Once in a while I listen to CAT Country, 96.1 FM, on the way to work. This morning Becca challenged us with a brain teaser: "What building has the most stories?"

My mushy morning brain immediately pulled out the Empire State Building. OK, I know it's no longer the tallest building in the world, but that's what popped up first.

Then I rationalized the question was a brain teaser, so there had to be an answer not quite so obvious. My next guess was a library. I could have won a free gift certificate to a pizza restaurant. Bummer.

I love libraries. I love the smell of old books and new books. I love being surrounded by hundreds of thousands, millions and billions of words that were written just for me to be educated, entertained and informed about everything under the sun. Isn't that the most amazing thing?

Oh, I know. Computers, Kindles and other incredible technological gadgets can impart the same information and entertainment a book can. The debate between those who love holding a book and turning pages and those who love their tech gadgets is lost on me. For us bibliophiles, nothing compares to an old-fashioned book.

I've been an avid reader all my life. If my parents bought me a Little Golden Book, it became a little golden treasure. Some of my favorites were "Rootie Kazootie Joins the Circus" and "Mike Mulligan and His Steam Shovel."

I graduated to comic books, saving them and rereading them often. Then Nancy Drew became my best friend. My goal was to own every single Nancy Drew mystery book.

The first real grown-up book I read was "Gone With The Wind," which today remains my favorite book. I've read so many "great" books since, but like most things, your first is always very special and sentimental.

Guess what tomorrow is? It's the beginning of National Library Week, April 13-19, sponsored by the American Library Association. Libraries are filled with priceless treasures. To help celebrate, I came up with some of my own brain teasers. Many of the great books we read have a first line that has become well-known.

I'm going to give you the first line of some of my favorite books, some classics and some best-sellers. See if you can guess what they are. And if you have to visit a library to find them, even better! The answers will be in next week's column.

"He was an old man who fished alone in a skiff in the Gulf Stream and he had gone eighty-four days now without taking a fish."

"It was a pleasure to burn."

"Call me Ishmael."

"I'd never given much thought to how I would die though I'd had reason enough in the last few months but even if I had, I would not have imagined it like this."

"If you really want to hear about it, the first thing you'll probably want to know is where I was born, and what my lousy childhood was like, and how my parents were occupied and all before they had me, and all that David Copperfield kind of crap, but I don't feel like going into it, if you want to know the truth."

"Last night I dreamt I went to Manderley again."

"Mr. and Mrs. Dursley of number four Privet Drive were proud to say that they were perfectly normal, thank you very much."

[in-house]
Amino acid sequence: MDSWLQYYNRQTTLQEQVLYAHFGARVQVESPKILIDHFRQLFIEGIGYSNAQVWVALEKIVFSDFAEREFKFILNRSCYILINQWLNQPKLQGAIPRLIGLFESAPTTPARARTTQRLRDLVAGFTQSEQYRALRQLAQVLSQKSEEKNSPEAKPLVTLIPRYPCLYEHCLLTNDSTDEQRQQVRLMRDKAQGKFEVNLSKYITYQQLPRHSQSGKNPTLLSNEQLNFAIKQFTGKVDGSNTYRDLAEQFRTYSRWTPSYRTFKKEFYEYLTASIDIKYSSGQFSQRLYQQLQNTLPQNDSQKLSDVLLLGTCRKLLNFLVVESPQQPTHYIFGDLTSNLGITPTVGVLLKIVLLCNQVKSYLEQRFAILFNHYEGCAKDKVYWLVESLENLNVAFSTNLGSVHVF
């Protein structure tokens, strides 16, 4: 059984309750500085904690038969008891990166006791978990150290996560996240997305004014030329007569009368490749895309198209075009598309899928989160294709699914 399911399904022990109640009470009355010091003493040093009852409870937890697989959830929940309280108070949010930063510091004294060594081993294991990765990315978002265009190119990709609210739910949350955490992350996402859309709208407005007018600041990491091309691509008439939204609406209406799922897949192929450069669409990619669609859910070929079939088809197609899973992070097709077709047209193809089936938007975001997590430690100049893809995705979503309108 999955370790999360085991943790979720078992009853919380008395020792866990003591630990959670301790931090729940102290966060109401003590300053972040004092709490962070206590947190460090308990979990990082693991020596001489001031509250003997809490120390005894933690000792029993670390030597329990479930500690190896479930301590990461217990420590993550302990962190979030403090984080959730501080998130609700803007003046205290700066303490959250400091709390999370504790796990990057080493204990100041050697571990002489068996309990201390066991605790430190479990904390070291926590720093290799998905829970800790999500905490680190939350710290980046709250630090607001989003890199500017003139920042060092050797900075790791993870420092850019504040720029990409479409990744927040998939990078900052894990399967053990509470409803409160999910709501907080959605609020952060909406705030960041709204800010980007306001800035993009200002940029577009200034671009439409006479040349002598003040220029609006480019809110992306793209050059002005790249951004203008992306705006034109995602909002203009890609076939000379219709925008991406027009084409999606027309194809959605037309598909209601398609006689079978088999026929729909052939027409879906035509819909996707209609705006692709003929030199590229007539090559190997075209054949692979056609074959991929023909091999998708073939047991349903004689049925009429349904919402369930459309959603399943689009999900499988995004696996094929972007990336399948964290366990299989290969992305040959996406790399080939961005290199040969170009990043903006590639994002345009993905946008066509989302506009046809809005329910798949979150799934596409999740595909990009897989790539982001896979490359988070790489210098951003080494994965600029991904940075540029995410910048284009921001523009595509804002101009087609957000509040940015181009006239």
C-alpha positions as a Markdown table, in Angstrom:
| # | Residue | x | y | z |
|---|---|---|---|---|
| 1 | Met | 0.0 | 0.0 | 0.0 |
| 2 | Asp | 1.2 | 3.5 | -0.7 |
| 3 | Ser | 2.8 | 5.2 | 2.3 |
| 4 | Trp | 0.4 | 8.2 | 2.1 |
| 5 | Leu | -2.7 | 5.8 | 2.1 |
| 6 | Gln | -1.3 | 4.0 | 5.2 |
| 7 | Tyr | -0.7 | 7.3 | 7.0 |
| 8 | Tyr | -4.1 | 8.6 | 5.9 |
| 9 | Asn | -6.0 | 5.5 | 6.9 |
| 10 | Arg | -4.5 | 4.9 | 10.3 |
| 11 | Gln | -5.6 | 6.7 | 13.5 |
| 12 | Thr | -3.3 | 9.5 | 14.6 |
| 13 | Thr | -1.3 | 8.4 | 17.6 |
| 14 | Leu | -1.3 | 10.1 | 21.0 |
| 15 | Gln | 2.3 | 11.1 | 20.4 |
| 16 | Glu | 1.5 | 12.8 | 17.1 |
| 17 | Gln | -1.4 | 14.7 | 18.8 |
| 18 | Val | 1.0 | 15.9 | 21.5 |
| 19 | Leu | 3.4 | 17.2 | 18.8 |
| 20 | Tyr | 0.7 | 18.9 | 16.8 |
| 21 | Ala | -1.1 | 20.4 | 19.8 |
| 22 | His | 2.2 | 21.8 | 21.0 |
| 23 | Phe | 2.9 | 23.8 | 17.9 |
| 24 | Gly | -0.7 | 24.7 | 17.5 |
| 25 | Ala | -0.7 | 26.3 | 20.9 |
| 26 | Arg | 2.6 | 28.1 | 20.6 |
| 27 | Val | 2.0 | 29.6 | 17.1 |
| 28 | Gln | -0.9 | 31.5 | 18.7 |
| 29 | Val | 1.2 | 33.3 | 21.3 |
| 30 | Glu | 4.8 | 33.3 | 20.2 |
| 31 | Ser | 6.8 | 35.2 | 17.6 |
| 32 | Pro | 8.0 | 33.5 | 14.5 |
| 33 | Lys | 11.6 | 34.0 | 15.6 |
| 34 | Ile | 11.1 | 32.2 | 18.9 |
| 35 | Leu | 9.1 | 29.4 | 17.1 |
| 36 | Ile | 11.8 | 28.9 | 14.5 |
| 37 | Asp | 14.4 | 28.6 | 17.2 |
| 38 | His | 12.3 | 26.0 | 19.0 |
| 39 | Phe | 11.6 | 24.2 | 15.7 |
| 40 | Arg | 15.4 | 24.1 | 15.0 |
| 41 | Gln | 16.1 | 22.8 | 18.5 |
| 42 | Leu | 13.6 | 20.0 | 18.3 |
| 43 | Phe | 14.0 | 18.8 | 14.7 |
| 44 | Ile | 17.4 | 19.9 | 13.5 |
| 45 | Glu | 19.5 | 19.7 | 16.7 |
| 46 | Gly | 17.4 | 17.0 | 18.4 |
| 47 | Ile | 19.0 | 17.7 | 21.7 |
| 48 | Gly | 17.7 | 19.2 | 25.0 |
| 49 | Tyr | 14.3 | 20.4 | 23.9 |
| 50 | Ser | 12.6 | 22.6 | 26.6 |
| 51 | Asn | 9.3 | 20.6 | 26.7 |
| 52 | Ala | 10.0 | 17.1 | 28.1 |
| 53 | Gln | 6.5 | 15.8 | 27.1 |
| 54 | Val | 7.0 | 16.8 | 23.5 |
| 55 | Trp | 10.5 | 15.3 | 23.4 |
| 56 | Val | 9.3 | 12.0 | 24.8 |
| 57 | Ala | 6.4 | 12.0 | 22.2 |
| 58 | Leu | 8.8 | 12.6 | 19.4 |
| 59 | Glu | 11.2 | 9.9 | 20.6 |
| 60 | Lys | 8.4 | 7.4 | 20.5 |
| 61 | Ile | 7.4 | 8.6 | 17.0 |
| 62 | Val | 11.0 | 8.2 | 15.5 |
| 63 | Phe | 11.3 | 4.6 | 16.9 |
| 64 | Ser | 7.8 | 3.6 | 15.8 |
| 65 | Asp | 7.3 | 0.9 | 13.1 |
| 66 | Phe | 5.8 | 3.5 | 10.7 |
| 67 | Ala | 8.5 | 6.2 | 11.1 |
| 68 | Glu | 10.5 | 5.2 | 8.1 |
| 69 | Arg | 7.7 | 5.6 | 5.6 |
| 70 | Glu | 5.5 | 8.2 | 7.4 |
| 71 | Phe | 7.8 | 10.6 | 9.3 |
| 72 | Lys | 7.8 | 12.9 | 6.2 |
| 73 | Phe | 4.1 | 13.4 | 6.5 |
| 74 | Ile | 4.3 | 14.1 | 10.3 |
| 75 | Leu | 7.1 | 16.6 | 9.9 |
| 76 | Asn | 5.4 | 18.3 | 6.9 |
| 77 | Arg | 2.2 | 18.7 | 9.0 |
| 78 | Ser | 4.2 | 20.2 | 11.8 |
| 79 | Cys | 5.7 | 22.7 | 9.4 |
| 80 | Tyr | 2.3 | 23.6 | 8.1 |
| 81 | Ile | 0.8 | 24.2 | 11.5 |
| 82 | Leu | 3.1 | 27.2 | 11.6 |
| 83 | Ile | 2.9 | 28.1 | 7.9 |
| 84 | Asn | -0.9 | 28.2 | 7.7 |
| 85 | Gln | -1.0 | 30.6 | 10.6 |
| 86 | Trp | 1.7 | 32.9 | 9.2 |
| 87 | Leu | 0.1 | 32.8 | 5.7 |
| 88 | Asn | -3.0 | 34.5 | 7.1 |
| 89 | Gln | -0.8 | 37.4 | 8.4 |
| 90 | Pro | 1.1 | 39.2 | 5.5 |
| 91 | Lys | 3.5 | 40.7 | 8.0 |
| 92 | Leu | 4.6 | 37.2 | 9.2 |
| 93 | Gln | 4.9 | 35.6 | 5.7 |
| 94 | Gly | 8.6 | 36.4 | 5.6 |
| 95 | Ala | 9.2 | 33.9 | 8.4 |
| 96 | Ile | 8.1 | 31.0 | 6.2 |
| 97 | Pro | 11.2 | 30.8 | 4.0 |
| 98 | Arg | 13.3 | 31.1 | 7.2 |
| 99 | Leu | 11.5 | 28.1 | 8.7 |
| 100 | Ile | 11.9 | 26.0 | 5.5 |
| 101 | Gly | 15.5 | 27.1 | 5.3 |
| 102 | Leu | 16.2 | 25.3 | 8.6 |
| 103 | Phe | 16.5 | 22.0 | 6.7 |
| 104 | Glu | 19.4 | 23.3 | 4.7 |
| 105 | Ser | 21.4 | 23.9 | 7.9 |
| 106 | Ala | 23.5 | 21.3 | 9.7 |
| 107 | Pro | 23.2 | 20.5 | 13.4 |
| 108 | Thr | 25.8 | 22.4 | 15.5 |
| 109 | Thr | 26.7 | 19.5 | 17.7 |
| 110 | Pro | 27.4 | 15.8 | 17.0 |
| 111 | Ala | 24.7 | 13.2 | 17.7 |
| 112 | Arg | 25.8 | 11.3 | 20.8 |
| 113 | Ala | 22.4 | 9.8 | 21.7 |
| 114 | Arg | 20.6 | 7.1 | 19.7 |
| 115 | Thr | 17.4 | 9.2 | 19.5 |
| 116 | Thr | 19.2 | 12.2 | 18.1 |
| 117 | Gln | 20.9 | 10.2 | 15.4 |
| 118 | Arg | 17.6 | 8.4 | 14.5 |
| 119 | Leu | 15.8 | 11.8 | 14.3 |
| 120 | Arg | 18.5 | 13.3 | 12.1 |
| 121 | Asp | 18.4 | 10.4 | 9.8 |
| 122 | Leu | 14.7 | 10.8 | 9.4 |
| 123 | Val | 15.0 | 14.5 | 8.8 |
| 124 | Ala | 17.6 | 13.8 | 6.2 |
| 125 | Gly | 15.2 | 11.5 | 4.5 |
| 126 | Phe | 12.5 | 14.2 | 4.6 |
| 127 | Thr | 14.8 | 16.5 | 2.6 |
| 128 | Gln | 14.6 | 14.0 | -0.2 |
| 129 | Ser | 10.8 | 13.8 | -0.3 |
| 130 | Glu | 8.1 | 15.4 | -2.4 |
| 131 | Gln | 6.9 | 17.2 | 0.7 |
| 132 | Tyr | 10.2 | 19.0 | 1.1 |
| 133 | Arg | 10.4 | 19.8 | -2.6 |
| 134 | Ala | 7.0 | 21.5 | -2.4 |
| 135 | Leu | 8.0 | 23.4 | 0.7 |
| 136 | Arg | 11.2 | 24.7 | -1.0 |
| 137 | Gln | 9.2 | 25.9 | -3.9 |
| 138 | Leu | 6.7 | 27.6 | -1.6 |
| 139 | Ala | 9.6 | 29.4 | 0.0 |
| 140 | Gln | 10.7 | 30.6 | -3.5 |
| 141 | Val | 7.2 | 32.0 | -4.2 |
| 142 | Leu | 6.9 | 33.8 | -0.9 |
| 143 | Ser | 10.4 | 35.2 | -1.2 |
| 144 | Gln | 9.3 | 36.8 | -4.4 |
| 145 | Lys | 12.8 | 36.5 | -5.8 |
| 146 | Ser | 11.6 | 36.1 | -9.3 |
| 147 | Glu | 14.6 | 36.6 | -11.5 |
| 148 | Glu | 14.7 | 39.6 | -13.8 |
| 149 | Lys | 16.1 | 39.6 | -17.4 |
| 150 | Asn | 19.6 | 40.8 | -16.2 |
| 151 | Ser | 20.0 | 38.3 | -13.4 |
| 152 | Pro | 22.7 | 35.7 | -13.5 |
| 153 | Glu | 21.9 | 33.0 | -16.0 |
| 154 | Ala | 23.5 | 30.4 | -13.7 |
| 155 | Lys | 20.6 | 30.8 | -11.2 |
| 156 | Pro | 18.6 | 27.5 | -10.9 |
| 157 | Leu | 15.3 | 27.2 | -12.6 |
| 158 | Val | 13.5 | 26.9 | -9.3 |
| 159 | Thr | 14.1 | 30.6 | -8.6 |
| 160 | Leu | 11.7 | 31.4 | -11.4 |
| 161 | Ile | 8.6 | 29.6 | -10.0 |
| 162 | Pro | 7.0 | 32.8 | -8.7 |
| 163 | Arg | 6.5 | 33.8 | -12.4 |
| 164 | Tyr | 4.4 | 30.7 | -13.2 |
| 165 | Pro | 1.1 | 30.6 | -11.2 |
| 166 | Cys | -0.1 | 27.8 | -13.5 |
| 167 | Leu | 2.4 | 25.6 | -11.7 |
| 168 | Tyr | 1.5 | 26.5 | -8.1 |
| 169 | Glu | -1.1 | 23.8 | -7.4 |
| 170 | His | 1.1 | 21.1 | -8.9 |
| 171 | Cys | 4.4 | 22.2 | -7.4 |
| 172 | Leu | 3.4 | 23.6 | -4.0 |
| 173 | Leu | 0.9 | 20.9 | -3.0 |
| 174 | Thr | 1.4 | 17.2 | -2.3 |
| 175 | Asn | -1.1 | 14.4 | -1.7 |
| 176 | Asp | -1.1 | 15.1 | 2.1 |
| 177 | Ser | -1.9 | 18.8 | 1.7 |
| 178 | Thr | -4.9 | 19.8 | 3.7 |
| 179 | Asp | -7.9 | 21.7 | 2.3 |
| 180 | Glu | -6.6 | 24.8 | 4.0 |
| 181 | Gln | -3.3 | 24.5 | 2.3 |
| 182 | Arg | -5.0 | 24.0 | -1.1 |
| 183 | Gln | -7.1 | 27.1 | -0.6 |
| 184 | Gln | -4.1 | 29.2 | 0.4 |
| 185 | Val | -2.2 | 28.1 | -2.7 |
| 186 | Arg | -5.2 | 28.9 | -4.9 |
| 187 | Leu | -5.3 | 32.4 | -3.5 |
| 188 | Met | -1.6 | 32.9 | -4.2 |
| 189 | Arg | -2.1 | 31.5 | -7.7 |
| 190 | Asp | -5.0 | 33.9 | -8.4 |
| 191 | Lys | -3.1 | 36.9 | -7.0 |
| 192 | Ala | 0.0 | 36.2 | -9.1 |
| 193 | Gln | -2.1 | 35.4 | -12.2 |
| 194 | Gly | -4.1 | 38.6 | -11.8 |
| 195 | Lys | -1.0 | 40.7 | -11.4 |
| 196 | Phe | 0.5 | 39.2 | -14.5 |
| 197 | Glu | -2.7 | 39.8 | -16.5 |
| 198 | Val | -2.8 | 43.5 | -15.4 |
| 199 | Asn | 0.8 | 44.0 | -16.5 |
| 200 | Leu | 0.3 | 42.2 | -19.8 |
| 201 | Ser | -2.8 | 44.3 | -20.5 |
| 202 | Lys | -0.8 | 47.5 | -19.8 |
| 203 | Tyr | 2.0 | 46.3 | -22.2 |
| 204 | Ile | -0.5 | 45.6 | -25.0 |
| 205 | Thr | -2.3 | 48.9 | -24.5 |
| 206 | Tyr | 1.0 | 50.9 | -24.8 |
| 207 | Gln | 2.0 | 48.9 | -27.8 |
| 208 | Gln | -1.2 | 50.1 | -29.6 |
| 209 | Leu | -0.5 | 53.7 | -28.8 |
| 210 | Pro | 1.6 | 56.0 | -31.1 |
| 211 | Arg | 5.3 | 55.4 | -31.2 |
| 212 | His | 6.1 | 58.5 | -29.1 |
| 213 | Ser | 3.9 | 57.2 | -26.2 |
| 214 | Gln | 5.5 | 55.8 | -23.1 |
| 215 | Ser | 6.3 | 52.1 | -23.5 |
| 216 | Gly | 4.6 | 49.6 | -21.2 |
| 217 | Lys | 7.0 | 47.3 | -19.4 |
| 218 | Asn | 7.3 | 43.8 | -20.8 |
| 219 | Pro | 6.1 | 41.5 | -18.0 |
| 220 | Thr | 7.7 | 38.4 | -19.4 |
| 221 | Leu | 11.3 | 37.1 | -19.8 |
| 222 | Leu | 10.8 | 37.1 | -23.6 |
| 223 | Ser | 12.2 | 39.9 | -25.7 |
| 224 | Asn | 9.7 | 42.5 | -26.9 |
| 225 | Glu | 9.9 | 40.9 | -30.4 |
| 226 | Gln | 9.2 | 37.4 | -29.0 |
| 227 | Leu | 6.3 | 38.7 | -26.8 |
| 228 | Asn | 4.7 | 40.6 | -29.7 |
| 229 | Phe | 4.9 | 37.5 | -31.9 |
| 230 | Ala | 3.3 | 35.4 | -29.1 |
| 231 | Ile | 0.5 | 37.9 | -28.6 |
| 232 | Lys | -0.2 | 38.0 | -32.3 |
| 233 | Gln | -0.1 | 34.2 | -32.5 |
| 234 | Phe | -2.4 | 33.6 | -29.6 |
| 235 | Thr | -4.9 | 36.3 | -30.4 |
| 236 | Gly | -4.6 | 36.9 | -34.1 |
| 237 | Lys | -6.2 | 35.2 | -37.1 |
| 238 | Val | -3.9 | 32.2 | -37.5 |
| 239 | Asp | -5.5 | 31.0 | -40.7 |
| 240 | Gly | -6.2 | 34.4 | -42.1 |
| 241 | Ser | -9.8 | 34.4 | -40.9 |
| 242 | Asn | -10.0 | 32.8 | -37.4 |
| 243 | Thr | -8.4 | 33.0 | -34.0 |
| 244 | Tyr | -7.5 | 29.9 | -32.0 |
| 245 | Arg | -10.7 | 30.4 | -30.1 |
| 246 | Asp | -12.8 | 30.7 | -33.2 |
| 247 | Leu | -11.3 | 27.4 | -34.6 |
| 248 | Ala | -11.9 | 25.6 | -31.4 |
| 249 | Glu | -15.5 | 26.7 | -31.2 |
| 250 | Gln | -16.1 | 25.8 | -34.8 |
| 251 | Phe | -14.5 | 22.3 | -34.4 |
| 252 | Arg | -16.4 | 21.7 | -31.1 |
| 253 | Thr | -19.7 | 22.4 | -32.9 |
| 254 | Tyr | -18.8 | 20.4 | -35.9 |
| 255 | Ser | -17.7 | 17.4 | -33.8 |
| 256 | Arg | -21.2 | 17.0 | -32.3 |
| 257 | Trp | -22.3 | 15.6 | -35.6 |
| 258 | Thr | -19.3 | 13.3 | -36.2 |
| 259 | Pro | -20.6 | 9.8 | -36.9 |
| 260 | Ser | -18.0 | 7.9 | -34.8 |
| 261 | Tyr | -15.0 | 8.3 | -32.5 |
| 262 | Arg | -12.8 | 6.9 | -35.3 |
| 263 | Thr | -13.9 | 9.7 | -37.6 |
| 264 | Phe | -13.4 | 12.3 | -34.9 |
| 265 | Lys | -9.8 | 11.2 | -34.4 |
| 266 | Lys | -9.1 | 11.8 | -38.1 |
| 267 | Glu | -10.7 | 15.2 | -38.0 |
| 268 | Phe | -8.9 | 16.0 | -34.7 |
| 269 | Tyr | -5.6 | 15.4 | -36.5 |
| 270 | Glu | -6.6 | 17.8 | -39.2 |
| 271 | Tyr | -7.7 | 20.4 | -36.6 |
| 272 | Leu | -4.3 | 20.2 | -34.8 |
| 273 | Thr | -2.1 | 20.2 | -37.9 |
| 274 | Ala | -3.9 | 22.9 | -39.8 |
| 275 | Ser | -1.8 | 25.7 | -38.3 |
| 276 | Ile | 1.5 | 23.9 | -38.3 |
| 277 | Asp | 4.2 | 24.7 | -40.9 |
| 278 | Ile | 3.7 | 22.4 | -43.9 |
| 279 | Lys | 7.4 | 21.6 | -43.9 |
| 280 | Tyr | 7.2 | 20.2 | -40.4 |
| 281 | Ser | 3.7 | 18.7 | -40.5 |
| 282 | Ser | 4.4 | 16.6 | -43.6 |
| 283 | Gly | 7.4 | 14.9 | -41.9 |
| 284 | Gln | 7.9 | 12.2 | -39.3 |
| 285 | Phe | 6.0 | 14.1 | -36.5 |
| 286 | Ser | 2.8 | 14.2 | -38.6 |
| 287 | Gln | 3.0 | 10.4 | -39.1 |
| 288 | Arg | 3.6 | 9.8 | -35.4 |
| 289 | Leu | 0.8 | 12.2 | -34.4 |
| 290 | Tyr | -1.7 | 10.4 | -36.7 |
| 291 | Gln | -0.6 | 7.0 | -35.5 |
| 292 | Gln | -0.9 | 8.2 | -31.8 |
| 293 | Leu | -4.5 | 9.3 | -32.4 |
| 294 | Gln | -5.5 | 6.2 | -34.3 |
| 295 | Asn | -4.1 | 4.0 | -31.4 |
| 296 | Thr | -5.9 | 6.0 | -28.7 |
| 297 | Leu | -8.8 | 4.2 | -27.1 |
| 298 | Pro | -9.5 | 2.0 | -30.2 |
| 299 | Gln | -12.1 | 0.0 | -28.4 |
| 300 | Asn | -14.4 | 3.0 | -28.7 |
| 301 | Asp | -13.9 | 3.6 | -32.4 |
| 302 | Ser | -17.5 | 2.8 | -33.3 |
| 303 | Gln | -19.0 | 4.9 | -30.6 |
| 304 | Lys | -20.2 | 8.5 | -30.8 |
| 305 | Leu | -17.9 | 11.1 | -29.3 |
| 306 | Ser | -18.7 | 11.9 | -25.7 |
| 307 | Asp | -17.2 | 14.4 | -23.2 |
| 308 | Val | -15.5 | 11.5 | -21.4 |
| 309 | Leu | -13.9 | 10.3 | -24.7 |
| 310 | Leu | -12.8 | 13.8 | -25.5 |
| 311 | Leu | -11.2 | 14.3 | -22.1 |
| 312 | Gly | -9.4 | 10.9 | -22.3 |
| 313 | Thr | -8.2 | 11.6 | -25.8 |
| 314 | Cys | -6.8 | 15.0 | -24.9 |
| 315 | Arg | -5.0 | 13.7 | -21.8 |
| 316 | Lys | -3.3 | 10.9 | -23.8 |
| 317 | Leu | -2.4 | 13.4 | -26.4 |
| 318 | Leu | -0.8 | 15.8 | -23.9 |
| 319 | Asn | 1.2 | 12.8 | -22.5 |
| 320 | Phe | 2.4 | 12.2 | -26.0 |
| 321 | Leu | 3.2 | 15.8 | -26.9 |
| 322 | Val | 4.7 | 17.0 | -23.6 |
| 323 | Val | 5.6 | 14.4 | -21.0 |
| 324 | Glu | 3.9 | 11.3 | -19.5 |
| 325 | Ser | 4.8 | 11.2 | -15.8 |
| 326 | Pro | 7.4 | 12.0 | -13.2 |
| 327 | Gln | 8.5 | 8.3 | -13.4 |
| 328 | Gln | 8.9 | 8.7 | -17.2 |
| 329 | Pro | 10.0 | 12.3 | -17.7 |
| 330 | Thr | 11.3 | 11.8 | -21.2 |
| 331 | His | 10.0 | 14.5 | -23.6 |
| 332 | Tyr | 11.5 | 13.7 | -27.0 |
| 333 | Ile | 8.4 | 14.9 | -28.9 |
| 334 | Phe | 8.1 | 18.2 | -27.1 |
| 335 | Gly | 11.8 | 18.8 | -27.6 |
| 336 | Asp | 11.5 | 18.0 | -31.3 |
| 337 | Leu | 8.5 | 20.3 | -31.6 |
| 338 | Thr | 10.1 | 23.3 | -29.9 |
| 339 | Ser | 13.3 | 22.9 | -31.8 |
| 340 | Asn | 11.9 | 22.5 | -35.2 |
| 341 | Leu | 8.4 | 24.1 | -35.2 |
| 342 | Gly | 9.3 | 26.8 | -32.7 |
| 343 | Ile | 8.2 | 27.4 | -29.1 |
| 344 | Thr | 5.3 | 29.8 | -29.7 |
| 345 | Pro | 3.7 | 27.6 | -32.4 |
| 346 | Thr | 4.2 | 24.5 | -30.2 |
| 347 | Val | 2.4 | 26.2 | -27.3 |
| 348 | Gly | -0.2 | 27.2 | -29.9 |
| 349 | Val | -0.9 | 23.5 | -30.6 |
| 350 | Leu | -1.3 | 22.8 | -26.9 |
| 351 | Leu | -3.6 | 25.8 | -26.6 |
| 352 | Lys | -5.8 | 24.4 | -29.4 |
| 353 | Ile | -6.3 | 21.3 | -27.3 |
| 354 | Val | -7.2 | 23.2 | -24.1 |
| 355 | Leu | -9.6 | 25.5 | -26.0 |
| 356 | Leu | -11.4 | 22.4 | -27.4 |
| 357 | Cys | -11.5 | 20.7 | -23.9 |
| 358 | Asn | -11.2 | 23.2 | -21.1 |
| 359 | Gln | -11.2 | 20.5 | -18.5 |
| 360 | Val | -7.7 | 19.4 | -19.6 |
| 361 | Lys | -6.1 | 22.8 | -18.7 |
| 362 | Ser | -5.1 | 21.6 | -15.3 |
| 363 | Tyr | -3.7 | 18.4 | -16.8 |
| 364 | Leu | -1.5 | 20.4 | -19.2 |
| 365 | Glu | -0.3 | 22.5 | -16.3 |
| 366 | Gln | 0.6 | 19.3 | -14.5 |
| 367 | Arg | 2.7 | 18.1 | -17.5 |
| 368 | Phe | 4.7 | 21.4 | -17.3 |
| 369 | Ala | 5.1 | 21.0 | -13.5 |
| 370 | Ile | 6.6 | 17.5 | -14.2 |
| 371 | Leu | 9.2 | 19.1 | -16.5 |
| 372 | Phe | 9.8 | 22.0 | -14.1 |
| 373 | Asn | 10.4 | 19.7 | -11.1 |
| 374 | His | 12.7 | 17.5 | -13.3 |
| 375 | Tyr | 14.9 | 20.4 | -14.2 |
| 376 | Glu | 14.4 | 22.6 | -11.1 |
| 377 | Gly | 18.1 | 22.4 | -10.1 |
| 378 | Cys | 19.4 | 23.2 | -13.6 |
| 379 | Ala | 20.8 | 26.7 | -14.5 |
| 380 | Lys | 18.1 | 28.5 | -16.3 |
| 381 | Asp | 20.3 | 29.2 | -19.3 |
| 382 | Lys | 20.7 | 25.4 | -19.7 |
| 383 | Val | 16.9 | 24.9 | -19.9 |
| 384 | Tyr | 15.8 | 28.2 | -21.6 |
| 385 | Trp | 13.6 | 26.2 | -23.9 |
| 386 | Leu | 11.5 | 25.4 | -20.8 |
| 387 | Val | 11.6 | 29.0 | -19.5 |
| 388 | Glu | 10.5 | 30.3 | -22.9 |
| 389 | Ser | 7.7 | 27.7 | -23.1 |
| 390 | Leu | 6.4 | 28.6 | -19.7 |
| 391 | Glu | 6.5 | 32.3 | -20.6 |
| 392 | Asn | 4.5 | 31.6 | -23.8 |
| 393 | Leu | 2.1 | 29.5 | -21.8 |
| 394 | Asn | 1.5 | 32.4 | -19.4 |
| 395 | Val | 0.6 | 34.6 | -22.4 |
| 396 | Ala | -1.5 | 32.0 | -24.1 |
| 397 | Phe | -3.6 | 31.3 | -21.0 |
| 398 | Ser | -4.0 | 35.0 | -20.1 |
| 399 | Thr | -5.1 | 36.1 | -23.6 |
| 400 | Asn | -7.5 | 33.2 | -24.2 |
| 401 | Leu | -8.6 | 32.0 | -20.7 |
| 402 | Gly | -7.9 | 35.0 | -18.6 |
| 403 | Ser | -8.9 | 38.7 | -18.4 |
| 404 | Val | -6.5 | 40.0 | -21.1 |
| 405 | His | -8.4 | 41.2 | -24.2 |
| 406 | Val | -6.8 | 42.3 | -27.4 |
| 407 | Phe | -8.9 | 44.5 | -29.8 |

"It is a truth universally acknowledged that a single man in possession of a good fortune must be in want of a wife."

"First the colours. Ba-room, ba-room, ba-room, baripity, baripity, baripity, baripity Good.

"When he was nearly thirteen, my brother Jem got his arm badly broken at the elbow."

"Travis McKinley is an ordinary man living an ordinary life he has a job that he despises, a marriage that has lost its passion, children from whom he feels disconnected, and at age fifty, a sense that he has accomplished nothing of consequence with his life."

"It was a dark and stormy night."

"In the summer of 1967, when I was ten years old, my father caved in to my persistent pleas and took me to get my own dog."

"In the beginning, God created the heavens and the earth."

"'Christmas won't be Christmas without any presents,' grumbled Jo, lying on the rug."

"Scarlett O'Hara was not beautiful, but men seldom realized it when caught by her charm as the Tarleton twins were."

"'Where's Papa going with that axe?' said Fern to her mother as they were setting the table for breakfast."

"It was the best of times, it was the worst of times, it was the age of wisdom, it was the age of foolishness, it was the epoch of belief, it was the epoch of incredulity, it was the season of Light, it was the season of Darkness, it was the spring of hope, it was the winter of despair."

"Renowned curator Jacques Saunière staggered through the vaulted archway of the museum's Grand Gallery."

"When I wake up, the other side of the bed is cold."

"I hope I will be able to confide everything to you, as I have never been able to confide in anyone, and I hope you will be a great source of comfort and support."

"The sun did not shine, it was too wet to play, so we sat in the house all that cold, cold wet day. I sat there with Sally. We sat here we two and we said, How we wish we had something to do."

"What can you say about a twenty-five-year-old girl who died?"

Oh yeah. I was curious about the tallest building in the world. It is the Burj Khalifa, a skyscraper in Dubai. It is 2,722 feet. The Empire State Building, which is now the 23rd tallest building in the world, is 1,250 feet tall. New York City's One World Trade Center is the fourth tallest at 1,776 feet.